By Staff Sgt. Gaelan Lowers, 160th SOAR (A) Public AffairsApril 9, 2015
SAVANNAH, Ga. (USASOC News Service, April 9, 2015) -- The trumpets echoed as the announcement of Lord Jeffrey and Lady Ava Grace was made. They walked beneath raised swords as their entrance was hailed. At the bottom of the walkway, Jeffrey handed Ava a rose and told her he loved her. She smiled and said, "I love you too, daddy."
Spc. Jeffrey Mitchell and his daughter, Ava Grace, 4, were attending his unit's first ever Daddy/Daughter Relationship Training and Riverboat Cruise, April 2, in Savannah, Ga.
Hosted by the chaplain team at the 3rd Battalion, 160th Special Operations Aviation Regiment (Airborne), the day consisted of princess themed dancing, games, dinner, and a scenic riverboat cruise up and down the river. But before, the festivities began, the Soldiers of the 3-160th were treated to a very special relationship training by some speakers who were less than half many of their ages.
Chaplain (Capt.) Matt Canada has more than 16 years of experience raising girls. His daughters: Emily, 16; Elise, 14; and Eden, 12, came along with their dad to the training to speak to the Soldiers about their experiences and what it is that they needed from their father at their particular ages.
Canada opened the discussion with his experiences and related his parenting philosophy to mission planning.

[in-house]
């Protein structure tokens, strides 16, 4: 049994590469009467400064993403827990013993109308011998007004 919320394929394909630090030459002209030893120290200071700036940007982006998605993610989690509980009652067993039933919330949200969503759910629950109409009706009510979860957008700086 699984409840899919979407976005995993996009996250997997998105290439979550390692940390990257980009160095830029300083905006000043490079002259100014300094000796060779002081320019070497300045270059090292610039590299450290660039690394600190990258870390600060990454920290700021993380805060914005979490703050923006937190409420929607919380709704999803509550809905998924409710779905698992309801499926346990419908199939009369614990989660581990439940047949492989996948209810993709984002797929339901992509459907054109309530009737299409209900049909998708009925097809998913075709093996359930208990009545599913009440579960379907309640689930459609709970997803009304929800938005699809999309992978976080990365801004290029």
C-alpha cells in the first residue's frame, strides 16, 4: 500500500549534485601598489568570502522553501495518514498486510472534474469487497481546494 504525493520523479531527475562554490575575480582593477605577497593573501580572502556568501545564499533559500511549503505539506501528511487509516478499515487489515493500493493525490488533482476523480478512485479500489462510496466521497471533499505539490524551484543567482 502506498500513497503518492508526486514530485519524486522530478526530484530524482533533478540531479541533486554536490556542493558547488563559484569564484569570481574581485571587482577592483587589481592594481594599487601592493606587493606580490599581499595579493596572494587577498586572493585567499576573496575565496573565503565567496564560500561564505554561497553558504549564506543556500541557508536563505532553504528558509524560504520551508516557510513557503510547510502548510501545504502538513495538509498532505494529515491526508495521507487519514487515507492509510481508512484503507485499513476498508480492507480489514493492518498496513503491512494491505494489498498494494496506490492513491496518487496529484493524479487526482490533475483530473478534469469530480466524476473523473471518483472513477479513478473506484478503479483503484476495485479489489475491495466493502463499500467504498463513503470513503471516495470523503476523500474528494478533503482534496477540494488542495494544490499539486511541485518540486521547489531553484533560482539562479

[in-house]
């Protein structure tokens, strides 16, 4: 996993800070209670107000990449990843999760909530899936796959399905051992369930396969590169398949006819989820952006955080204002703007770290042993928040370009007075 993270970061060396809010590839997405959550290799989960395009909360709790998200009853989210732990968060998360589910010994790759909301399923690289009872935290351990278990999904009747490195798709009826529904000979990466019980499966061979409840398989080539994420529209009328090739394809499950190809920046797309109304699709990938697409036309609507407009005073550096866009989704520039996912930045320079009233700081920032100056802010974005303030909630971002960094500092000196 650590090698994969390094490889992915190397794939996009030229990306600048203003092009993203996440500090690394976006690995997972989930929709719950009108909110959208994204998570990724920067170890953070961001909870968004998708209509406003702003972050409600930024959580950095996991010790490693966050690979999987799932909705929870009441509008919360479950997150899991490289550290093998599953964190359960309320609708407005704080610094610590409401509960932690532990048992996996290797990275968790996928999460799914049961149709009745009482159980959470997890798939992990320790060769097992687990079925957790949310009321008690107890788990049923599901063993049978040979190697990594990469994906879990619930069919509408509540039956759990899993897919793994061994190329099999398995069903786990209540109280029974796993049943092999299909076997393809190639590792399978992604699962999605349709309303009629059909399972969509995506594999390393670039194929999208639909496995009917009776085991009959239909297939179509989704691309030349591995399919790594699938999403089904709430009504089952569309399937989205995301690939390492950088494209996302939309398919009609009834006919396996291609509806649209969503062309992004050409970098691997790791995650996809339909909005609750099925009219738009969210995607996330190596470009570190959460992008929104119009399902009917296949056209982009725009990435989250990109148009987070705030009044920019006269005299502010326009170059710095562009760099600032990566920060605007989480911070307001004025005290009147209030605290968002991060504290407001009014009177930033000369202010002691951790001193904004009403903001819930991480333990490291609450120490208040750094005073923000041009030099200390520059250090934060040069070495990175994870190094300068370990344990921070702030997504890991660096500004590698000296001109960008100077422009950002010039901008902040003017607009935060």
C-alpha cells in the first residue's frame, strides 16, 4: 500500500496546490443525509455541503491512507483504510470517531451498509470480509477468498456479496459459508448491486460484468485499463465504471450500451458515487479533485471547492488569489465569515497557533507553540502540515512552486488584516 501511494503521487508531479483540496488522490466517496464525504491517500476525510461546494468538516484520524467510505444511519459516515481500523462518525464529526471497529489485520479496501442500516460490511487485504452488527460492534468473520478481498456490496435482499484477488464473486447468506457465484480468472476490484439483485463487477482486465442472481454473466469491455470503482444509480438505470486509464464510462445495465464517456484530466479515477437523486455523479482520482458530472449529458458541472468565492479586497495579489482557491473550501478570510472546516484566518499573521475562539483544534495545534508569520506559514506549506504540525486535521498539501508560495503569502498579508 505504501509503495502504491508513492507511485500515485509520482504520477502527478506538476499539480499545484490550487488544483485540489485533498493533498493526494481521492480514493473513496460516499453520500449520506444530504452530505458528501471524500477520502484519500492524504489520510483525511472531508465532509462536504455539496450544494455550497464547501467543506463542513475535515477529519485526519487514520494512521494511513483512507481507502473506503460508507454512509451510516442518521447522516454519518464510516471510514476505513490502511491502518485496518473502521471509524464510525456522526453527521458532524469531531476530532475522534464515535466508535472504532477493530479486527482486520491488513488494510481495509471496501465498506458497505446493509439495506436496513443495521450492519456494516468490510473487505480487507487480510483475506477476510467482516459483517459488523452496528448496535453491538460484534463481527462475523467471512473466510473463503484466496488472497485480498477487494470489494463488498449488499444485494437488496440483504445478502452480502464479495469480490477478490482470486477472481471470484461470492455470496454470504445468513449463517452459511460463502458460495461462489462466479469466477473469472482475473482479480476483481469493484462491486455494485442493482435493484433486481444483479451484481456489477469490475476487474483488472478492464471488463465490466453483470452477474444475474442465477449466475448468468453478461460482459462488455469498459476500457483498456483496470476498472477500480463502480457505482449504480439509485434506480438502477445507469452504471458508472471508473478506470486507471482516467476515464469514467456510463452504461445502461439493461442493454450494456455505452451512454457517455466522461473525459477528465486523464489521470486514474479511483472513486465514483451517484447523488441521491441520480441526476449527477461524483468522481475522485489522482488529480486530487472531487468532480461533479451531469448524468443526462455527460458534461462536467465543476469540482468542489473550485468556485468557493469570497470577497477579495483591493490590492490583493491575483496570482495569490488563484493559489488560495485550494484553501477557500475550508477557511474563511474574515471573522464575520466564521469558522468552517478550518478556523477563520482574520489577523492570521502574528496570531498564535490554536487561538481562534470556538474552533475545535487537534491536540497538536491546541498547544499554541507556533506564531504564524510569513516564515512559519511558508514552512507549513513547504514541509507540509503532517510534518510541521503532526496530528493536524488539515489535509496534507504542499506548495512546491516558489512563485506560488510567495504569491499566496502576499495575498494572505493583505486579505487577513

"Raising daughters is not about today, it's about sending them off for life," said Canada. "I started off with six characteristics that I felt were most important to instill in my daughters, and backwards planned from there. Much like mission goals and objectives."
After he spoke, each daughter had a chance to come up and speak to the Soldiers and answer any questions they might have.
"Be forgiving," said Emily, the oldest. "I cry for no reason sometimes. I get angry and lash out and say things that I don't really mean. Be forgiving. We still love you. You're our heroes."
Eden, the youngest, stressed the importance of dates and spending personal one-on-one time with each of them.
Being alone with each other will open a communication pathway, she said. It'll allow you some insight into what is going on in your daughter's life.
She also reassured the room full of dads that, "saying no was not always a bad thing."
Elise, the middle daughter, explained the five love languages and which one applied to each of them. Elise, for example, said that she loved spending quality time with her dad, and that was what was most important to her. Eden wanted physical touch the most, even if it was more wrestling and less of loving embraces, and Emily needed words of affirmation.
Elise then reminded the Soldiers that they appreciate when their dad gets girly with them from time to time.
"Your daughters look up to you," said Canada. "They take their cues from you. You are everything to them… right girls?" he asked with a smile as he looked at his daughters.
The Soldiers applauded each speaker and individually shook each of their hands as they left the training for get ready for the riverboat cruise. They praised the courage of the young ladies and thanked Chap. Canada for bringing them along.
Before the Soldier dads left, Emily left the room with a question for them to think about. Something, she said, might help them when they are making decisions for their daughter.
"They say daughters marry someone like their dads," said Emily. "Are you being someone you want your daughter to marry?"